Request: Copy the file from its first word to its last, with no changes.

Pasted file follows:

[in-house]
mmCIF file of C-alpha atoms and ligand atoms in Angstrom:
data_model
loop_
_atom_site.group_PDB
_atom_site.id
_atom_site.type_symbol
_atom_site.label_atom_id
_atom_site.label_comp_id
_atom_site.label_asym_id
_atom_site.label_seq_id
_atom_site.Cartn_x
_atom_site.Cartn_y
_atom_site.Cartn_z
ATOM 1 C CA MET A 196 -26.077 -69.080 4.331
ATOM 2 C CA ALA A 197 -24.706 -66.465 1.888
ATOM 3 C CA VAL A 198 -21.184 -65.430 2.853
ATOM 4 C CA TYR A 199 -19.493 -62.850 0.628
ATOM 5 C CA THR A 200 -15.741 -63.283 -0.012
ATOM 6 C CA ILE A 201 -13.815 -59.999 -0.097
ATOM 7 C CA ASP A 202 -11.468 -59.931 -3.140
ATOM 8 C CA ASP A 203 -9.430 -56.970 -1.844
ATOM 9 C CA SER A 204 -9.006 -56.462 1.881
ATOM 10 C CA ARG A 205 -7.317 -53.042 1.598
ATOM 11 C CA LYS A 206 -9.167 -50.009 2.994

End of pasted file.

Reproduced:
[in-house]
mmCIF file of C-alpha atoms and ligand atoms in Angstrom:
data_model
loop_
_atom_site.group_PDB
_atom_site.id
_atom_site.type_symbol
_atom_site.label_atom_id
_atom_site.label_comp_id
_atom_site.label_asym_id
_atom_site.label_seq_id
_atom_site.Cartn_x
_atom_site.Cartn_y
_atom_site.Cartn_z
ATOM 1 C CA MET A 196 -26.077 -69.080 4.331
ATOM 2 C CA ALA A 197 -24.706 -66.465 1.888
ATOM 3 C CA VAL A 198 -21.184 -65.430 2.853
ATOM 4 C CA TYR A 199 -19.493 -62.850 0.628
ATOM 5 C CA THR A 200 -15.741 -63.283 -0.012
ATOM 6 C CA ILE A 201 -13.815 -59.999 -0.097
ATOM 7 C CA ASP A 202 -11.468 -59.931 -3.140
ATOM 8 C CA ASP A 203 -9.430 -56.970 -1.844
ATOM 9 C CA SER A 204 -9.006 -56.462 1.881
ATOM 10 C CA ARG A 205 -7.317 -53.042 1.598
ATOM 11 C CA LYS A 206 -9.167 -50.009 2.994